—Fyodor Dostoevsky, The Brothers Karamazov

There [Communist bloc] nothing goes and everything matters; here [USA] everything goes and nothing matters.
—Philip Roth, Shop Talk Read the rest of this entry »

Kafka

kafka

I am looking, as I write of Kafka, at the photograph taken of him at the age of forty (my age)—it is 1924, as sweet and hopeful a year as he may ever have known as a man, and the year of his death.  His face is sharp and skeletal, a burrower’s face: pronounced cheekbones made even more conspicuous by the absence of sideburns; the ears shaped and angled on his head like angel wings; an intense, creaturely gaze of startled composure–enormous fears, enormous control; a black towel of Levantine hair pulled close around the skull the only sensuous feature; there is a familiar Jewish flare in the bridge of the nose, the nose itself is long and weighted slightly at the tip–the nose of half the Jewish boys who were my friends in high school.  Skulls chiseled like this one were shoveled by the thousands from the ovens; had he lived, his would have been among them, along with the skulls of his three younger sisters.

–Philip Roth, “I Always Wanted You to Admire My Fasting”; or, Looking at Kafka, in Reading Myself and Others (1973)

Five Thousand Years of Jewish Creativity

I learned Hebrew by dint of much effort. It is a difficult language, severe and ascetic. Its ancient basis is the proverb from the Mishna: “Silence is a fence for wisdom.”…If it weren’t for Hebrew, I doubt whether I would have found my way to Judaism. Hebrew offered me the heart of the Jewish myth, its way of thinking and its beliefs, from the days of the Bible to Agnon. This is a thick strand of five thousand years of Jewish creativity, with all its rises and falls: the poetic language of the Bible, the juridical language of the Talmud, and the mystical language of the Kabala. This richness is sometimes difficult to cope with.

–Aharon Appelfeld, interviewed by Philip Roth in Shoptalk

 

Appreciating Kafka

The marvelous thing is that the bareness brought him not to self-denial or self-hatred but rather to a kind of tense curiosity about every Jewish phenomenon, especially the Jews of Eastern Europe, the Yiddish language, the Yiddish theater, Hasidism, Zionism, and even the ideal of moving to Mandate Palestine. This is the Kafka of his journals, which are no less gripping than his works. I found a palpable embodiment of Kafka’s Jewish involvement in his Hebrew handwriting, for he had studied Hebrew and knew it. His handwriting is clear and amazingly beautiful, showing his effort and concentration as in his German handwriting, but his Hebrew handwriting has an additional aura of love for the isolated letter.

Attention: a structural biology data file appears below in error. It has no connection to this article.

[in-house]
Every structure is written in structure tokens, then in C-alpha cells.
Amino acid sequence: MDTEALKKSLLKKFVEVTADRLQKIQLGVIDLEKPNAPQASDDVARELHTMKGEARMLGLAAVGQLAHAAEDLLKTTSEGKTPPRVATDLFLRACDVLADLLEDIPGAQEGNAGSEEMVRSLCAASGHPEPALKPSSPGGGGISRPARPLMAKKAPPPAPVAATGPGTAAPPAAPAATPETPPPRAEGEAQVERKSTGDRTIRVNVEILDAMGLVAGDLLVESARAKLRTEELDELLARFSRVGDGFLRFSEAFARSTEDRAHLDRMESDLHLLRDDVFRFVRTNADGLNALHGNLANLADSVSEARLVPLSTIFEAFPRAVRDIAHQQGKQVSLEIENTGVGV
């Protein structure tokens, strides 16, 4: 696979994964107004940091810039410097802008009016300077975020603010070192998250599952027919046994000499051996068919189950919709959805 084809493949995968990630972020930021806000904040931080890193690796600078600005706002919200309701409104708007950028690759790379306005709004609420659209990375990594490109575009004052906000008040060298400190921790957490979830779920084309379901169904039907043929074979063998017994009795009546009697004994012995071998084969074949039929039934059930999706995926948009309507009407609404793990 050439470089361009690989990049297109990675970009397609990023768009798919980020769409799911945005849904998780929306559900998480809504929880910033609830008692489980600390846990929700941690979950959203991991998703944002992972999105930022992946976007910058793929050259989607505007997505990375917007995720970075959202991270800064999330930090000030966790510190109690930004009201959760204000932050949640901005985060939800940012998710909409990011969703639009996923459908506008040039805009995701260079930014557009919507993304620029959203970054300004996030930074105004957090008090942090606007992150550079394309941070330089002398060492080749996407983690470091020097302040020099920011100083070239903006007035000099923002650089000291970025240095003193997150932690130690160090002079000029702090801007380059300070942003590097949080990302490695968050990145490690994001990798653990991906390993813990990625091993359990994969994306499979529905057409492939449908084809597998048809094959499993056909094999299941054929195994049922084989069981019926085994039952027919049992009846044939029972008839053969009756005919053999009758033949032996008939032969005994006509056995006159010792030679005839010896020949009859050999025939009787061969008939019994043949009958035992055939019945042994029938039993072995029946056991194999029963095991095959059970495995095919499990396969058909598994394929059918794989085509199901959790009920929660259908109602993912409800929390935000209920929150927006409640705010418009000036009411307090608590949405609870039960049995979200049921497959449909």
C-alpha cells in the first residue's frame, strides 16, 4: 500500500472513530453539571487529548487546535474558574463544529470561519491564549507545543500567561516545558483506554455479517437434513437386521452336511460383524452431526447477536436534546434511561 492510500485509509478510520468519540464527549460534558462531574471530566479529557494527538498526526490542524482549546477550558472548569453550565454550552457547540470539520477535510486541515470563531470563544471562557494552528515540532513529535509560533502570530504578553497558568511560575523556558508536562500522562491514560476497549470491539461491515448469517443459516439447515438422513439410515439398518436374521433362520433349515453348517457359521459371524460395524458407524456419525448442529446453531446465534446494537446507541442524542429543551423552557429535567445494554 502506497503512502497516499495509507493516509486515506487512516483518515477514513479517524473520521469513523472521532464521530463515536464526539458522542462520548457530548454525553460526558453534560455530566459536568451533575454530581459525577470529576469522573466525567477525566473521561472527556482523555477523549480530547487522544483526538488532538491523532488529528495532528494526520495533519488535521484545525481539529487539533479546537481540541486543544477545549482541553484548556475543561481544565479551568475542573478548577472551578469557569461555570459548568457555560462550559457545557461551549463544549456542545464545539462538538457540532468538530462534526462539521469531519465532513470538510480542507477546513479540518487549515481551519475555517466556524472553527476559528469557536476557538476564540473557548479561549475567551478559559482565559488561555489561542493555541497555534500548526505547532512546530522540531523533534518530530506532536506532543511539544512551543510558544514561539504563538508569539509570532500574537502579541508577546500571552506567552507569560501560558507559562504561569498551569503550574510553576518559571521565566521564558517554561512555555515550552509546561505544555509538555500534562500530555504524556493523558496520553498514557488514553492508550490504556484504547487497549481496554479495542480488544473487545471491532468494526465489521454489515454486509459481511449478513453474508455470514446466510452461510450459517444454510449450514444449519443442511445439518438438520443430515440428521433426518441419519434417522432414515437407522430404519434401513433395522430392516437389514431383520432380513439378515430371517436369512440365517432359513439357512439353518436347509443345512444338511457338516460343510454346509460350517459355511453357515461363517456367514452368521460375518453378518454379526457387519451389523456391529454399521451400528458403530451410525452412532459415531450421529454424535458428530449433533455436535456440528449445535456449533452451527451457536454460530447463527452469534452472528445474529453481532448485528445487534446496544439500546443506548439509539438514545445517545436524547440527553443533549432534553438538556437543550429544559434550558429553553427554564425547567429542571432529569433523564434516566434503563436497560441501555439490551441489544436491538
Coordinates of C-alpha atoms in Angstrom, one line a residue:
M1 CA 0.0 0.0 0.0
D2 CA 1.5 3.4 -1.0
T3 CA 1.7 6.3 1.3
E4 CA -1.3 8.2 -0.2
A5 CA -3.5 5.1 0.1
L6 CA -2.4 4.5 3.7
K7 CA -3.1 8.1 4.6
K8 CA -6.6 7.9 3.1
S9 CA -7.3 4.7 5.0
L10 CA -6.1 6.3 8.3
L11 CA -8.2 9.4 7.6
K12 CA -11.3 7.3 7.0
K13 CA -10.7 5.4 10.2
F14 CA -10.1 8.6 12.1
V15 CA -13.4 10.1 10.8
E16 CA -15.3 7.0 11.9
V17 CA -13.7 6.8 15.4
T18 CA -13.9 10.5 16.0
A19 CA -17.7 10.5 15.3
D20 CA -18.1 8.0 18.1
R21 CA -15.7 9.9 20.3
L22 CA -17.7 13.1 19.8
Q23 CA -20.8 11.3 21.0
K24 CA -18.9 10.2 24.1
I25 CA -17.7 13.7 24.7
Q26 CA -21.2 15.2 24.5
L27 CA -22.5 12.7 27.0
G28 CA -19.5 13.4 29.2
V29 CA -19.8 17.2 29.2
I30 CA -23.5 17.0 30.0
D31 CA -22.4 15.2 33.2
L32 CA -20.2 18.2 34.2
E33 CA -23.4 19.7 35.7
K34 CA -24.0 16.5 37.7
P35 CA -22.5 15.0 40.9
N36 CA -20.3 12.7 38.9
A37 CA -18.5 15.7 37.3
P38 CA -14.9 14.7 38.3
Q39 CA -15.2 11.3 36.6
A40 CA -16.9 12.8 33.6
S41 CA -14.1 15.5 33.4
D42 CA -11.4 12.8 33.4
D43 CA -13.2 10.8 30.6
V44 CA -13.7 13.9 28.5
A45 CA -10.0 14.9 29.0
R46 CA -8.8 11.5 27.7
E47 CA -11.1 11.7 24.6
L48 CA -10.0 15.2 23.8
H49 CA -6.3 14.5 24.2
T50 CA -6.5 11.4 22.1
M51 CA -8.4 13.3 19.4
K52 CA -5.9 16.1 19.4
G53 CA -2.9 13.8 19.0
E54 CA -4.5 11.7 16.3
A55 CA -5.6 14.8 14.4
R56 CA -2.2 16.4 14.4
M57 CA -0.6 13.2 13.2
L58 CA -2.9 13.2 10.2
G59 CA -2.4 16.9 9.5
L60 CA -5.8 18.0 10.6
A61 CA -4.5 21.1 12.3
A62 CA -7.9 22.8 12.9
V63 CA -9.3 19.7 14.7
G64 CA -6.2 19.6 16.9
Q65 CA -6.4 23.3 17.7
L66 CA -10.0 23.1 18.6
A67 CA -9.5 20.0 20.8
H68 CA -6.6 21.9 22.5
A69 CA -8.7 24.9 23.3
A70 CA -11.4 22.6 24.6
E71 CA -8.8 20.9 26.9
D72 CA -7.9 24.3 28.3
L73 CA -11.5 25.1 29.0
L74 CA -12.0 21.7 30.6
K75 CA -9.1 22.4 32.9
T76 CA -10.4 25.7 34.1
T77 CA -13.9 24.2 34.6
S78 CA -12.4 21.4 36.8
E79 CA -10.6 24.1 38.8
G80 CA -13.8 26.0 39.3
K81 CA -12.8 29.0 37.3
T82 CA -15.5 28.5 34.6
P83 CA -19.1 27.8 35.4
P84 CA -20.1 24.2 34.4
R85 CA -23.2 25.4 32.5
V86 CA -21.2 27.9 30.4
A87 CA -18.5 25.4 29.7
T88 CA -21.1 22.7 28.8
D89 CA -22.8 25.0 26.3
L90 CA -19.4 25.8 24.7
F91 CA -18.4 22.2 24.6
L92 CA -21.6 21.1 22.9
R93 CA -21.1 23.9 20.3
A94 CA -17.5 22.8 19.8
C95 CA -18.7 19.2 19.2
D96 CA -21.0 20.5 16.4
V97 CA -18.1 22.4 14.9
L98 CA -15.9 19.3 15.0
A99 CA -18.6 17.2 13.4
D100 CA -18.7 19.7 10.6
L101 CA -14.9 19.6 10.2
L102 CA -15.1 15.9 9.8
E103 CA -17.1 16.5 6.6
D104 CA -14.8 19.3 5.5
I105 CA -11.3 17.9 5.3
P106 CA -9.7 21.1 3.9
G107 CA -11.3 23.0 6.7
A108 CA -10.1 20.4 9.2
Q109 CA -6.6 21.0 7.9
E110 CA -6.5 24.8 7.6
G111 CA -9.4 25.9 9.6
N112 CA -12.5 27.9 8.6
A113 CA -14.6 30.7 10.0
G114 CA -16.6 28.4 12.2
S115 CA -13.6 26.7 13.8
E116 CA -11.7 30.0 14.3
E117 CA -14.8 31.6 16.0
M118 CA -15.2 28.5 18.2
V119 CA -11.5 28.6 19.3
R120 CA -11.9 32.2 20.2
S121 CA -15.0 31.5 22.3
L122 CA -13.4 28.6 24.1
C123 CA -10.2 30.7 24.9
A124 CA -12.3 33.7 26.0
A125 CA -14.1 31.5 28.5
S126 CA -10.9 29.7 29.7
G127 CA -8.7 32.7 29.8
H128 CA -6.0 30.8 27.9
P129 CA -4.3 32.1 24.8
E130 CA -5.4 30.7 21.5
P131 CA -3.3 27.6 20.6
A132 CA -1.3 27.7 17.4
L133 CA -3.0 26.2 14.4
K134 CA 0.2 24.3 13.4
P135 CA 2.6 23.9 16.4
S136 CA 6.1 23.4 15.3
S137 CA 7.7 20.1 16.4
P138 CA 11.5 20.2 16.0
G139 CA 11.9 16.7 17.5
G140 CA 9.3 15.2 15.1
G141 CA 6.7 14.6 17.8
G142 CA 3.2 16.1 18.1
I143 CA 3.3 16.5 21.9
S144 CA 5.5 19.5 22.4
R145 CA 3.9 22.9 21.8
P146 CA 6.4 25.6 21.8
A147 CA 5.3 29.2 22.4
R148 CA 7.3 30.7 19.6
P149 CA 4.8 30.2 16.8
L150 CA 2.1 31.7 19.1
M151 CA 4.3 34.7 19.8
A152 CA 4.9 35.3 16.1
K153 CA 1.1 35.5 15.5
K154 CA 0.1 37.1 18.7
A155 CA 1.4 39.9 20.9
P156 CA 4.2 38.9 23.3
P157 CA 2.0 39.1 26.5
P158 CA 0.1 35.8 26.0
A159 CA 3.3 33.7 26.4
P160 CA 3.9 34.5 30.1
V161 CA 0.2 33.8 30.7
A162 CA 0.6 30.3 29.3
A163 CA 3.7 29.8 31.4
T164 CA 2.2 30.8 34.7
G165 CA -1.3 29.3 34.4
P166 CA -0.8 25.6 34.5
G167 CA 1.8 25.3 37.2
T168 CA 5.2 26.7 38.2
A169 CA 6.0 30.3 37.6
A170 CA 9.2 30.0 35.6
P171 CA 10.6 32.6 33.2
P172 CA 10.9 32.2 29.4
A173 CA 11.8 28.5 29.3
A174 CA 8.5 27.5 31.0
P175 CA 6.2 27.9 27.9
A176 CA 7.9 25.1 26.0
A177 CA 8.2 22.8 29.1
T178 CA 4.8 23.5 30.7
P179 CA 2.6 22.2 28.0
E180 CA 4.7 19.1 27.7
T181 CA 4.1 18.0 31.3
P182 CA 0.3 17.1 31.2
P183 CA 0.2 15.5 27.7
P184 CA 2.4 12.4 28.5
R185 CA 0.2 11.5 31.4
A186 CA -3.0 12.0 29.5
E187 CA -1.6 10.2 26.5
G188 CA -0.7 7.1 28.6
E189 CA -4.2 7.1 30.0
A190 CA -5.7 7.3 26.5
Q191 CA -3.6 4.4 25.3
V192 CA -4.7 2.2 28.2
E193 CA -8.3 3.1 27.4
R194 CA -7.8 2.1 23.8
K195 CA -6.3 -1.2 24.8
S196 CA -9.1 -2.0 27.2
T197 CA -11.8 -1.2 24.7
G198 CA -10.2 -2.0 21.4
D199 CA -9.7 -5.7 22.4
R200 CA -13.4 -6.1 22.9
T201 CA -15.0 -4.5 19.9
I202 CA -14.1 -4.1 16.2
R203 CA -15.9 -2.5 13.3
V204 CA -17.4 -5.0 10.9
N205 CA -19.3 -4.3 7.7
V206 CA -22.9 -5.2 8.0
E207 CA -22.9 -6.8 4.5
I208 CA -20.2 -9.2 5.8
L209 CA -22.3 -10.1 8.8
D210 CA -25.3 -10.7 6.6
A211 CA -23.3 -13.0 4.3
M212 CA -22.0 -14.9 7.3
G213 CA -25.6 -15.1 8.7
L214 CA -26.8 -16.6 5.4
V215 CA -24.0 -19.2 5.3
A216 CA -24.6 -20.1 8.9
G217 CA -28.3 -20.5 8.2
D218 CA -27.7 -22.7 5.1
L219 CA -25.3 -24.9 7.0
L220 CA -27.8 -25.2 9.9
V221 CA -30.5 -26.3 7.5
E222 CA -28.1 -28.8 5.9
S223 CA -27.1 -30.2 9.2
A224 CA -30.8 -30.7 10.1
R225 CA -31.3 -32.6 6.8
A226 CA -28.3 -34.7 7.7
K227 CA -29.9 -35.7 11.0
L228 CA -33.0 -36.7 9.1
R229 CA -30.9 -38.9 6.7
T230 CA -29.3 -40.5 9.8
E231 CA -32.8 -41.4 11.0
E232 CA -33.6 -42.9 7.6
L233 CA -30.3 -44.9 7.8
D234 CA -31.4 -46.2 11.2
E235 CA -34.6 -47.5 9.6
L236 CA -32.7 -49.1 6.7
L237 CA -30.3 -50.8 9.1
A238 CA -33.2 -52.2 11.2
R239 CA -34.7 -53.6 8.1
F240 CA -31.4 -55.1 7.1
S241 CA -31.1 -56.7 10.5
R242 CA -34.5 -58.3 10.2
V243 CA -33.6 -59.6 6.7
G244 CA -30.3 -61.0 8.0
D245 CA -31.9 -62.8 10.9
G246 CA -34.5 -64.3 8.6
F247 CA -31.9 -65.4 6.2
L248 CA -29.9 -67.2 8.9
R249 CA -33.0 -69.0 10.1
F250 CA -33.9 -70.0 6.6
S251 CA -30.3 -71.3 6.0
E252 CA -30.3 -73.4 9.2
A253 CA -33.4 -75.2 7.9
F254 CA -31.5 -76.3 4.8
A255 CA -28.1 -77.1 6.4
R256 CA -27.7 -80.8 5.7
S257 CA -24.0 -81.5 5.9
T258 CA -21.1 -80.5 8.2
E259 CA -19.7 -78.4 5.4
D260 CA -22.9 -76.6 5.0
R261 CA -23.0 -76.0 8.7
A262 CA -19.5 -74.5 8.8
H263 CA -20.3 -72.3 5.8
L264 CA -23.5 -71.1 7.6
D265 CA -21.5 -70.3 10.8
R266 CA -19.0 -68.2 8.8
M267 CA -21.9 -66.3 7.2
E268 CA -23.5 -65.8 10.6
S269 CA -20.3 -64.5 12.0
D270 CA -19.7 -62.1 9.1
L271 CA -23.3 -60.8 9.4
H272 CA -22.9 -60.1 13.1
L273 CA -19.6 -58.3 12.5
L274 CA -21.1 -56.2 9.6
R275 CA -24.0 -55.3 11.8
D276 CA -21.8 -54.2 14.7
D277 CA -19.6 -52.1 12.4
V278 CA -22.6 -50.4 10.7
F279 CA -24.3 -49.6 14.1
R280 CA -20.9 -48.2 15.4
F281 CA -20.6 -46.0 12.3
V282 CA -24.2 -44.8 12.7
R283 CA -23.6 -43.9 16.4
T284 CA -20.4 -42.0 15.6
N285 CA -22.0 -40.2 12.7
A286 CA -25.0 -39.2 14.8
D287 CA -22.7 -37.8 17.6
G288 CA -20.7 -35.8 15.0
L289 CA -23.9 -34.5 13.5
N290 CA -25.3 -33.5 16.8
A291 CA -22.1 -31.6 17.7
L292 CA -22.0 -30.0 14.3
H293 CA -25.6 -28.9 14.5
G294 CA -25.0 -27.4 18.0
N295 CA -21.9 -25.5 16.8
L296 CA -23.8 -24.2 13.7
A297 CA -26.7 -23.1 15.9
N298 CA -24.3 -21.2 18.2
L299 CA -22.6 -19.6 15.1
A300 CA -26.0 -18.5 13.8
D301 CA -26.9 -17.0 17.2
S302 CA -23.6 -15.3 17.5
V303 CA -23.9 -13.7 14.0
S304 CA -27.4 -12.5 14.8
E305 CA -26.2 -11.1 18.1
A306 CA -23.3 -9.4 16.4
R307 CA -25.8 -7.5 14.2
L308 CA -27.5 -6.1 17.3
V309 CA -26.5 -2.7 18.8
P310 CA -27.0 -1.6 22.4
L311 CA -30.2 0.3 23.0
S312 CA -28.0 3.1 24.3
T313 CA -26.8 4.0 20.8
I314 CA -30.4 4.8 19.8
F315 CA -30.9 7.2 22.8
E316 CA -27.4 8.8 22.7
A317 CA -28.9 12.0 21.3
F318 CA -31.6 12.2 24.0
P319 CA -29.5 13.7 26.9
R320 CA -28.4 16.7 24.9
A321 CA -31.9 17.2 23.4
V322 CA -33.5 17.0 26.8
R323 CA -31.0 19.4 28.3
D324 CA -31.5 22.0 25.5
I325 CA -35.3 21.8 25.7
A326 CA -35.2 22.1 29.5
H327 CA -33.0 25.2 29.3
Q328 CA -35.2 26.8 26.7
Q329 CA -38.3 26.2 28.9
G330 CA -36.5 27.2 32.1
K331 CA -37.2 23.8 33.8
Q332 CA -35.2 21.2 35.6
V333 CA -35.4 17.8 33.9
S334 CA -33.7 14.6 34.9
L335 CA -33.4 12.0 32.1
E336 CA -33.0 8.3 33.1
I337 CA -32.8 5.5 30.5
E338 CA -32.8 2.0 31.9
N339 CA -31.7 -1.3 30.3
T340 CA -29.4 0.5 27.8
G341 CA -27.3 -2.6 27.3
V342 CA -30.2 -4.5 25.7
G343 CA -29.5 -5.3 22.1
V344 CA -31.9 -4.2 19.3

–Aharon Appelfeld, interviewed by Philip Roth in Shoptalk

Some Things Take Time

I read the following in  2005; Dear Layla Welcome to Palestine came out in 2015:

Ironic essay, novelistic narrative, autobiographical fragment, historical fact. Flight of fantasy—the synthetic power of the novel is capable of combining everything into a unified whole like the voices of polyphonic music. The unity of a book need not stem from the plot but can be provided by the theme….My book is polyphony is which various stories mutually explain, illumine, complement one another.

–Milan Kundera, in an interview with Philip Roth in Shoptalk

Our Father

In the constellation of geniuses, he is a blinding light and father of us all. (I exclude Shakespeare because for Shakespeare no human epithet is enough.)… I think Ulysses is the most diverting, brilliant, intricate, and unboring book that  I have ever read. I can pick it up at any time, read a few pages, and feel that I have just had a brain transfusion. As for his being intimidating, it doesn’t arise—he is simply out of bounds, beyond us all, “the far Azores,” as he might call it.

Edna O’Brien, interviewed by Philip Roth in Shop Talk

James Joyce

LA Woman

Dear Bella Levenshteyn

Got galleys for book and cover proofs.  Going to a cafe early tomorrow morning and see how it looks.

I’d like to be handcuffed to you for six hours, at a bar, free-flowing drinks (White Russians, Black Russians), I-Phone tape recorders herenthere, and let you know how overthetopfunnyitrulyamandhardlyanyoneonearthknowsit, later on to transcribe our EmmaGoldmanSholemAleichemPhilipRothlvervefulvolubility into scores of pages it may take months to figure out WHAT THE STORY IS.Hope you love LA, use sun screen, read serious deep books (Ernst Bloch, The Principle of Hope, 3 volumes), avoid makeup, walk along the ocean send me a picture of you looking glorious.

As Ever in the Present Moment Only Moment

Shimmelstoy

–from work that’s only now just getting revved up, Our Heroic and Ceaseless 24/7 Struggle against Tsuris